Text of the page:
You could say hounds are the nosiest of their dog peers and they don’t mind giving anything or anyone a good sniff. Of all the canine groups, the Hound Group has the best sense of smell. In fact, these dogs are known to just up and leave to follow a scent. The reason for their independence is the Hound Group was first bred to hunt without supervision, or commands. In fact, commands may fall on deaf ears if a dog in the Hound Group smells something interesting. So, if you are planning on adding a dog from this group to your family, you should keep them safe. These dogs do well living in a fenced in area that allows them free access to roam, sniff and play.
Dogs in the Hound Group can have a wide range of personalities, depending upon which breed you choose. For instance, Afghan Hounds tend to be aloof and free thinkers. Basset Hounds can be stubborn and they need a patient and consistent owner. Beagles are very friendly, easygoing and playful. Dachshunds and Elkhounds tend to be feisty and love to stay busy. Coonhounds tend to be very relaxed and mellow.
The Hound Group is not as energetic as the Sporting Group . . . unless they pick up on a scent. Hounds will gladly lounge around, if they are given a decent amount of exercise and playtime. It is good to give this group a chance to smell a wide variety of things and to let them chase a ball.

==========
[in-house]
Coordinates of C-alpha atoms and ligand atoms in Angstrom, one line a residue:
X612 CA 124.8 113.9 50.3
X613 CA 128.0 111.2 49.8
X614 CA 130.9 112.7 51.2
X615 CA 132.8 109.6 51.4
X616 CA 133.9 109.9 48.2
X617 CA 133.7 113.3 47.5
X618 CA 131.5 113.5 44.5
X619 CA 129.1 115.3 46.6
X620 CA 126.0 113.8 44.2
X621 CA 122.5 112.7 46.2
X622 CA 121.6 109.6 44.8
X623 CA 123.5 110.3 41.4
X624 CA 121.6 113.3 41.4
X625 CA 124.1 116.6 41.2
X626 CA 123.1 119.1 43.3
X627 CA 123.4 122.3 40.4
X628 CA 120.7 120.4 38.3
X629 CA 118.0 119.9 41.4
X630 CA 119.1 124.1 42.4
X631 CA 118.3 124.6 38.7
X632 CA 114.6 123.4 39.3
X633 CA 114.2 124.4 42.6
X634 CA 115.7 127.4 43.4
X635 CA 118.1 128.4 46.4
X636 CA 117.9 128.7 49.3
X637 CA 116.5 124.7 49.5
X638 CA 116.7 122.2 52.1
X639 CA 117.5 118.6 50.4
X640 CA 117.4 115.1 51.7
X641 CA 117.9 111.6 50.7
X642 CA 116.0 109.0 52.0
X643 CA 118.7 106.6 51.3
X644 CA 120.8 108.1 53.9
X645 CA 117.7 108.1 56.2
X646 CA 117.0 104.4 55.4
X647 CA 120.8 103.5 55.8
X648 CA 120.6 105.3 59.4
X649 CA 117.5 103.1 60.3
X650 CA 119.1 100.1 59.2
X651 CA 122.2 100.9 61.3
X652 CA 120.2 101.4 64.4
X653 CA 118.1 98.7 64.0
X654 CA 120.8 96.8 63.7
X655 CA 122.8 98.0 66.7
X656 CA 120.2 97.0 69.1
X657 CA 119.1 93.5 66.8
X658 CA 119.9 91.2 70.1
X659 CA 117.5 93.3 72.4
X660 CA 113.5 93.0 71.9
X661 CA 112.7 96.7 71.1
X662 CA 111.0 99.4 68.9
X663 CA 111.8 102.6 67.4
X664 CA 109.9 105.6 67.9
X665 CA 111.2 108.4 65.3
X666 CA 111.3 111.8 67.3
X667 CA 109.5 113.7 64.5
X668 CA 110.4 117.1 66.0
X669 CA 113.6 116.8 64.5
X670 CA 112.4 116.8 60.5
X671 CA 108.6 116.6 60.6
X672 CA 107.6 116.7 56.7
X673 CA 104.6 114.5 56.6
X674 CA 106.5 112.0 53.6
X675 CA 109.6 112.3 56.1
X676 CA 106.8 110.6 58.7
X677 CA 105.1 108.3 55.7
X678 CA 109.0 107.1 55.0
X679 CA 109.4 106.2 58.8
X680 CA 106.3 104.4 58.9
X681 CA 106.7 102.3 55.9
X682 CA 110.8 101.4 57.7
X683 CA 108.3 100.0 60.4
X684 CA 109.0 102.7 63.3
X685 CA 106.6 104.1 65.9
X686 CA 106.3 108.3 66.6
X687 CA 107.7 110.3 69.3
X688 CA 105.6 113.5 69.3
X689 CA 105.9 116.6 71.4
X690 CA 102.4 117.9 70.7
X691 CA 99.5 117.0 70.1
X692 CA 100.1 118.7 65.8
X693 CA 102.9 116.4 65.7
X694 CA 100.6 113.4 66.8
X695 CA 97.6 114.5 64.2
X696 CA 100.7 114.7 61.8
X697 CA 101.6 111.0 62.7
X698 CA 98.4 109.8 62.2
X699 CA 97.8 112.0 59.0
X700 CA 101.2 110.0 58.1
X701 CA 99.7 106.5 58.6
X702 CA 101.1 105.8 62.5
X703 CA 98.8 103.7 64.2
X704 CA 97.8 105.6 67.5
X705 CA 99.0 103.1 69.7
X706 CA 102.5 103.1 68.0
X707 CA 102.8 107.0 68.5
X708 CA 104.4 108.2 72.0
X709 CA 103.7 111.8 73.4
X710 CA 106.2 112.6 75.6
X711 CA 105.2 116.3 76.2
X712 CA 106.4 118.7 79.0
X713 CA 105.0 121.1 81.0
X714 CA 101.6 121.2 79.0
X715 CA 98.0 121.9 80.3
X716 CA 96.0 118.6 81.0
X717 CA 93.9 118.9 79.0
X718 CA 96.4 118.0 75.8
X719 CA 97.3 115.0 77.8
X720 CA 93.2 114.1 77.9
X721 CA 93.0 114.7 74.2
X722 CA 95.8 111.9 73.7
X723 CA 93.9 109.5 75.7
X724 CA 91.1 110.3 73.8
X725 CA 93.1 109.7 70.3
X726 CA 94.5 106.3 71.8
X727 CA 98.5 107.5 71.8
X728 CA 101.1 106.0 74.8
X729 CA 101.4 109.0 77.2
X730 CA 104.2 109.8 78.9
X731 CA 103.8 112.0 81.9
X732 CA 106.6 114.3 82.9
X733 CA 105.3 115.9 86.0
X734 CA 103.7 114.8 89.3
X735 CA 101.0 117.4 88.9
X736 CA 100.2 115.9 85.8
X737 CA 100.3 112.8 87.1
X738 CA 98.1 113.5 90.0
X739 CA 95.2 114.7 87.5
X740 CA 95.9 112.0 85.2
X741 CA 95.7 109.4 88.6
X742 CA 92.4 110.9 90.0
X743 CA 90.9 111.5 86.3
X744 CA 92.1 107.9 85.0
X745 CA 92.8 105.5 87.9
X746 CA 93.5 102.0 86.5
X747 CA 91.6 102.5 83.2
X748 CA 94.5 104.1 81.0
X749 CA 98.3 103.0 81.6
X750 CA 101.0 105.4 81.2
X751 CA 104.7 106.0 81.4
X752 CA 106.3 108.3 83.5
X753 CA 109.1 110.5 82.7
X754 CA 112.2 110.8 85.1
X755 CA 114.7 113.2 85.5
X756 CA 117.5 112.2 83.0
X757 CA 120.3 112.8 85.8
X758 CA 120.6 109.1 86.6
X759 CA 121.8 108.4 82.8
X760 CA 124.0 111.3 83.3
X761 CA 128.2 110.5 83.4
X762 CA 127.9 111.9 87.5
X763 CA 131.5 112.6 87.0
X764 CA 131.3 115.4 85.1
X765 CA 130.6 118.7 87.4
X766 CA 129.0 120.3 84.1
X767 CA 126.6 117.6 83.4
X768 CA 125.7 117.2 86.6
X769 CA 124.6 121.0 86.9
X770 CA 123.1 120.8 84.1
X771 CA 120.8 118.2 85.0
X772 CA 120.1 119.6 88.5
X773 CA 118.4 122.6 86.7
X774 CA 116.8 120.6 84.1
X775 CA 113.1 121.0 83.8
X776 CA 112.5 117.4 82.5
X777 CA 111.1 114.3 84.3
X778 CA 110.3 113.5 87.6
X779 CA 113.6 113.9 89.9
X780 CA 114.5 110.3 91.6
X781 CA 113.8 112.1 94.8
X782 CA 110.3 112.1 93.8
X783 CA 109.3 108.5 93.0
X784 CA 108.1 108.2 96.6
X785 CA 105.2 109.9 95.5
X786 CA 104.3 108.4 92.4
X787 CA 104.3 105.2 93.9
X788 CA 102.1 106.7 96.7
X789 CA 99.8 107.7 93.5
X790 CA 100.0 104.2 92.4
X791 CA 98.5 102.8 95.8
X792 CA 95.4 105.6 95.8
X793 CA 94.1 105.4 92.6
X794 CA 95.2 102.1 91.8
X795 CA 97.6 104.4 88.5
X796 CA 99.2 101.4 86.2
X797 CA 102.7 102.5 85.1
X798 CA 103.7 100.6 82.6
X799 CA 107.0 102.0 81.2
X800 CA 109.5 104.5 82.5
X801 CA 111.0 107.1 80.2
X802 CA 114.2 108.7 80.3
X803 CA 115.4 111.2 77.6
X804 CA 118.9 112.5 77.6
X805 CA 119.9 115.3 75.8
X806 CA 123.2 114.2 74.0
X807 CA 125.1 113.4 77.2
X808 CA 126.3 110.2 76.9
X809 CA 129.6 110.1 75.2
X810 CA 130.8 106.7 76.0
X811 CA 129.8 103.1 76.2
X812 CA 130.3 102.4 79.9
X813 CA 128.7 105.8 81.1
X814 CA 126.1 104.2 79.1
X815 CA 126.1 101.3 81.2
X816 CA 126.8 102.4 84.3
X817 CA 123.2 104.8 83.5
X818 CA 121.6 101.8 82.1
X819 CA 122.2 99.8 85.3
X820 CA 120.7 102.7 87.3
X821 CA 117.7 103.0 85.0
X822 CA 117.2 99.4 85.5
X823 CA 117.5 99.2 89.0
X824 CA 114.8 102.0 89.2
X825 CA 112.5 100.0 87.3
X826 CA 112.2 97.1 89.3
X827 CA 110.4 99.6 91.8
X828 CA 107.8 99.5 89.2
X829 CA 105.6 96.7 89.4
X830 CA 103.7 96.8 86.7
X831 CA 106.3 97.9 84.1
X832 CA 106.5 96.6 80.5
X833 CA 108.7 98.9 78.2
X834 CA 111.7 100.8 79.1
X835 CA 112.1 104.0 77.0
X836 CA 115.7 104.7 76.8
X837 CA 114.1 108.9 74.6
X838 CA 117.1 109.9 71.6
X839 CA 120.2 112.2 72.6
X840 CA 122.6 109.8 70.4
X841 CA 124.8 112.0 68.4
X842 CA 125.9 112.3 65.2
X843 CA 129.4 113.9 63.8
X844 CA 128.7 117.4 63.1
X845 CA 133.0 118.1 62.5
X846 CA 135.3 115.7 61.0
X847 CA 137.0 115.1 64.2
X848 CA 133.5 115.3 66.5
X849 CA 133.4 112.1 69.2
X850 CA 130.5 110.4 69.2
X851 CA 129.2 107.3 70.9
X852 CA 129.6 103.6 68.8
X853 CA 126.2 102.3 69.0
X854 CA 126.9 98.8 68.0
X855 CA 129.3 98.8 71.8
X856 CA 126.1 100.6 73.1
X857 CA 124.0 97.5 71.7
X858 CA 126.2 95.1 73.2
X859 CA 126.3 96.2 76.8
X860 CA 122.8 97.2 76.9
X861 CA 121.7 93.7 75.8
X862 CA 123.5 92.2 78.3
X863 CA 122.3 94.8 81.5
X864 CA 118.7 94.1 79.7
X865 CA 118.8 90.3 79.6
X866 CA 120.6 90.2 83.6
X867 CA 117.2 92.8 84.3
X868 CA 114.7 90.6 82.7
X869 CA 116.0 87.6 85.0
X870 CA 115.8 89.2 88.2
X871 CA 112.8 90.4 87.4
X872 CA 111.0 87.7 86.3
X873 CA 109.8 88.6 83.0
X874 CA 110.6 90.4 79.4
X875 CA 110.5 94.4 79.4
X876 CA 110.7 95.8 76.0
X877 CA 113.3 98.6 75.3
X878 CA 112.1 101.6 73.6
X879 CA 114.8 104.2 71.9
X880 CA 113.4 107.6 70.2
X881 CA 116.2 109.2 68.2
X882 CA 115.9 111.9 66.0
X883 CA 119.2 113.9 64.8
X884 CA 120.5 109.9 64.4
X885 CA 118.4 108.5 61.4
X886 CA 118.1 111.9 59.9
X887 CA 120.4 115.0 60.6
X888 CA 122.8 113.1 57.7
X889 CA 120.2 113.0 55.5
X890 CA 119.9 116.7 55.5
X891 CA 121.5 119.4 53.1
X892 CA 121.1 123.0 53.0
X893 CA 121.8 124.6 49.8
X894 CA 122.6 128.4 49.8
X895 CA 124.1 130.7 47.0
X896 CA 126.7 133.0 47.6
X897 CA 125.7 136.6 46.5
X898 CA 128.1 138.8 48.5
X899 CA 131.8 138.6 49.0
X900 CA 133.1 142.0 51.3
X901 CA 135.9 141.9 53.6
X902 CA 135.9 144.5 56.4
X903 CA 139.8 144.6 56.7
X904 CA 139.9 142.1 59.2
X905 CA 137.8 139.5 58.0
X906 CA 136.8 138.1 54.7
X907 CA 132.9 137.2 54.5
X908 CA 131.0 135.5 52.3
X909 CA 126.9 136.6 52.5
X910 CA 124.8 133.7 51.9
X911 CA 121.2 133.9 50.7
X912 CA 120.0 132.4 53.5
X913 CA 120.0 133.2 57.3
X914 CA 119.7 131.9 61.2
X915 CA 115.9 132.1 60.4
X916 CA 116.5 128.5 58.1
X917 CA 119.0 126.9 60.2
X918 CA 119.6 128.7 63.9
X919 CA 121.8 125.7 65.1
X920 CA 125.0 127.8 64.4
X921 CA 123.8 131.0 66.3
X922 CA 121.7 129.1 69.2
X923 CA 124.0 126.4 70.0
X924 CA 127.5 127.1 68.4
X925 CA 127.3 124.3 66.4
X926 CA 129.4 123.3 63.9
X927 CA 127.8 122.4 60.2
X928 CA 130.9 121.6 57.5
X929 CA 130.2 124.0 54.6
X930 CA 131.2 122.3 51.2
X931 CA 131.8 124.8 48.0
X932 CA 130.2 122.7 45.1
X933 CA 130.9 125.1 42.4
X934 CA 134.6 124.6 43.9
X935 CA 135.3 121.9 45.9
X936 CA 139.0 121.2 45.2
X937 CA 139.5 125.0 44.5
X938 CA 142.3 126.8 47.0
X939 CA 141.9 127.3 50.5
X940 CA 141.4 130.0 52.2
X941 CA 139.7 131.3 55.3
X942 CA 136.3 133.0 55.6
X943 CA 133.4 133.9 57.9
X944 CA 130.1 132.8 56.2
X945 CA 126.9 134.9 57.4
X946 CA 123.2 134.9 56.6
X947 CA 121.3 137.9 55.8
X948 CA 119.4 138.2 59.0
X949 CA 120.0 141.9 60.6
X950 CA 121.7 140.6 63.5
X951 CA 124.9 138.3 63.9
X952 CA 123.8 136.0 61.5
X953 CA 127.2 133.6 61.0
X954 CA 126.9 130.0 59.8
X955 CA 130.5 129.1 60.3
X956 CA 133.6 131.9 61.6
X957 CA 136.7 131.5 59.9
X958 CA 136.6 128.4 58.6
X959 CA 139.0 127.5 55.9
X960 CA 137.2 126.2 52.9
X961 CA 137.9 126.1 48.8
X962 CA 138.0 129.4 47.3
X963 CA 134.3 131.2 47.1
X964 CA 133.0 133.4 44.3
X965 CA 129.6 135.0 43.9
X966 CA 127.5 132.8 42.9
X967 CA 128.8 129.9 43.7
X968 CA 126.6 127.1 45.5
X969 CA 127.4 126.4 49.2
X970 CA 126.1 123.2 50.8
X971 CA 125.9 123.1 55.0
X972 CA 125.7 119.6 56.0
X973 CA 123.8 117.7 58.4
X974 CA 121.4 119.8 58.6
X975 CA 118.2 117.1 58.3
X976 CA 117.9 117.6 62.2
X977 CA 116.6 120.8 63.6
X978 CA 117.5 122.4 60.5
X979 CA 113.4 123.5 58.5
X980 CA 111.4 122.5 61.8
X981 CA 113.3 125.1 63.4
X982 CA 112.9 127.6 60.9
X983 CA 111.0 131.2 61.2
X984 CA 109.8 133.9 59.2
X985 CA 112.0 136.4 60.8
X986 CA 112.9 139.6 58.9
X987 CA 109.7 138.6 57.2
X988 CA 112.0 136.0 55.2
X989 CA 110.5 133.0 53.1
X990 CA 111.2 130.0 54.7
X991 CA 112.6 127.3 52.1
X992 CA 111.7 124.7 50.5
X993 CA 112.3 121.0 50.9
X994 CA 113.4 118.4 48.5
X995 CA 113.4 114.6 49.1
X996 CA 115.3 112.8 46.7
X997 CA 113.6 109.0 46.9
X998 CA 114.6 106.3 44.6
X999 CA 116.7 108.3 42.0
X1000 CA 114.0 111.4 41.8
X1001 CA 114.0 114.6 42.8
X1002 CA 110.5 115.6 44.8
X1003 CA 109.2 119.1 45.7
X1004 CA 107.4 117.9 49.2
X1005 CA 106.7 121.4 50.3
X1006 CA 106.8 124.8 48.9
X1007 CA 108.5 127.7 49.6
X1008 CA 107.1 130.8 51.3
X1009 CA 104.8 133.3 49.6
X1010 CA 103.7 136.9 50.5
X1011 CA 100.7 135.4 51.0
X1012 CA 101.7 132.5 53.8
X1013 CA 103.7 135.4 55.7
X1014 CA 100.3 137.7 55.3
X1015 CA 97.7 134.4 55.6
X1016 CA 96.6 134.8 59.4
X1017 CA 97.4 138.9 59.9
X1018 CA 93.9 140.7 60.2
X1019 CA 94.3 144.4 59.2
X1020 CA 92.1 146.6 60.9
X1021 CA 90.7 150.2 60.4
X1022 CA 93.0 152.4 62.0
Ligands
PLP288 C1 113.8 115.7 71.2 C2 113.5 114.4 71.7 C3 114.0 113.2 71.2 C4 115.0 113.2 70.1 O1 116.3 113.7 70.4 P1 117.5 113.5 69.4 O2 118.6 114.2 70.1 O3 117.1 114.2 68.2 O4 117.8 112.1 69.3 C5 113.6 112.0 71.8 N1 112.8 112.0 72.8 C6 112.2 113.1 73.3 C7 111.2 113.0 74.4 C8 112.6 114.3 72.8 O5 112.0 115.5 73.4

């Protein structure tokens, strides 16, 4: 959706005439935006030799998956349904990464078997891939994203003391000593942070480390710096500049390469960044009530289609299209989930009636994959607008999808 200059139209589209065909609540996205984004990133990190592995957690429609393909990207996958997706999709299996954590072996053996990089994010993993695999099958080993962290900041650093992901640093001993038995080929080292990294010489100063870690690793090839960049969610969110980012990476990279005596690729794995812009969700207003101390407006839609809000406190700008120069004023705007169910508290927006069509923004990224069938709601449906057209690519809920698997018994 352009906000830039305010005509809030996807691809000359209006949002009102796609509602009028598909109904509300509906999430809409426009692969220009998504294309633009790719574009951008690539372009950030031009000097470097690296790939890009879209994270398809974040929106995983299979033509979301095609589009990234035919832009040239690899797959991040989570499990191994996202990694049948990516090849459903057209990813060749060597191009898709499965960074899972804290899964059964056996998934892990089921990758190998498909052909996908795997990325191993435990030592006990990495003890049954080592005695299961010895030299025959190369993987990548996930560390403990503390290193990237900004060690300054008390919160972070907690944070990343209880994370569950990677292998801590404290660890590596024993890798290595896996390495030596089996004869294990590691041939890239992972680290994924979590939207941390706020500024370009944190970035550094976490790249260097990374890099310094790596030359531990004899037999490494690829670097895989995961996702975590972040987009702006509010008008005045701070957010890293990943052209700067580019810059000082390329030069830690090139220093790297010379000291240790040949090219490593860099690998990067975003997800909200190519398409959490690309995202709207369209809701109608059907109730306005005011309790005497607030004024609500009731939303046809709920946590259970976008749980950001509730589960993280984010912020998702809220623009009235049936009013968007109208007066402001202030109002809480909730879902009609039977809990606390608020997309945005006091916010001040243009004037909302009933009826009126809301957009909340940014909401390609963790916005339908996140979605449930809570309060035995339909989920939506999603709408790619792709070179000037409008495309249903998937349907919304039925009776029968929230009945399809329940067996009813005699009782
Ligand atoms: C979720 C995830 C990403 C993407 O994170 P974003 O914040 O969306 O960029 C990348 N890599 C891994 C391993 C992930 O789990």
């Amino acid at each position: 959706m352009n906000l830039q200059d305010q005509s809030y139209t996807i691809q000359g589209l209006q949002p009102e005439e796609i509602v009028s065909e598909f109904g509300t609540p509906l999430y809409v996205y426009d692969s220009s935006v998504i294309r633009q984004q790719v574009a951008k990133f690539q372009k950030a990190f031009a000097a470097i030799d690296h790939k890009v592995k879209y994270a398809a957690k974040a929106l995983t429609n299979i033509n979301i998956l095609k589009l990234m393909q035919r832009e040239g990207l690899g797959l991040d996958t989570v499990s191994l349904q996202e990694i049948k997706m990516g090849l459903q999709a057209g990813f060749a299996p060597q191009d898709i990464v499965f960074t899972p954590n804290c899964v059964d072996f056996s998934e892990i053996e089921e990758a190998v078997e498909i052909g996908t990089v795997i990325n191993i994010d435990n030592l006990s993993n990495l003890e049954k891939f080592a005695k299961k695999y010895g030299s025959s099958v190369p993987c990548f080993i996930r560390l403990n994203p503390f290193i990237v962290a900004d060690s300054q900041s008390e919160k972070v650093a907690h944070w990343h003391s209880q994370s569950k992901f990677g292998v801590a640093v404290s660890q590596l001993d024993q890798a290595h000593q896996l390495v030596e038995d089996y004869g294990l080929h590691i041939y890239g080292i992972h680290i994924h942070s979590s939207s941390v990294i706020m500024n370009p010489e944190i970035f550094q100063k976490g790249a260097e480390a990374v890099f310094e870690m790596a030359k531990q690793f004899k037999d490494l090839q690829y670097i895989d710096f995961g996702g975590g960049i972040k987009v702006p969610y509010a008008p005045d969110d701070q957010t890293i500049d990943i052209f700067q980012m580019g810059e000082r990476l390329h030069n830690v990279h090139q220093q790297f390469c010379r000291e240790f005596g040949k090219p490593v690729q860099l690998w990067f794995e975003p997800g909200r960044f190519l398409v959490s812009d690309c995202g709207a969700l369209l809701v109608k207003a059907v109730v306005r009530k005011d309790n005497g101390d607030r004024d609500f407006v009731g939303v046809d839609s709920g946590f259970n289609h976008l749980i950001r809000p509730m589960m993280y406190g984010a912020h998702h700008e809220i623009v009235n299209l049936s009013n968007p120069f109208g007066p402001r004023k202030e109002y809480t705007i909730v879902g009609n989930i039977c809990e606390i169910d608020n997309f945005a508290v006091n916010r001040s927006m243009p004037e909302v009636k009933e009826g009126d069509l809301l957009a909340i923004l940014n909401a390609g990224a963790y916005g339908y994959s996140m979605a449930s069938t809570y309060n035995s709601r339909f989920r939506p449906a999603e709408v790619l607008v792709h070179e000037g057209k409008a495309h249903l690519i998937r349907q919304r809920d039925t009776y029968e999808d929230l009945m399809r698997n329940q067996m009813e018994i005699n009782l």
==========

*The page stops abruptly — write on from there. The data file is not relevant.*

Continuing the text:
This group is divided into two categories: Scent Hounds and Sight Hounds
Scent Hounds use their smell either through ground sniffing or air sniffing. These dogs are comfortable putting a great deal of distance between themselves and their owners. Scent Hounds are social and do work well with their canine peers.
Sight Hounds are very fast runners. They are able to chase after a small animal without any direction or command from their owners. These dogs are used today at racetracks and other courses. Sight Hounds are more aloof than Scent Hounds.
Before you purchase a dog from the Hound Group, you should research each breed and learn about its characateristics and personality. Make sure the breed is a good match to your home and lifestyle. The American Kennel Club, The United Kennel Club and The Canadian Kennel Club are wonderful resources if you wish to learn more about the Hound Group. You can learn about each breed, as well as gain access to the National Breed Club and Classifieds.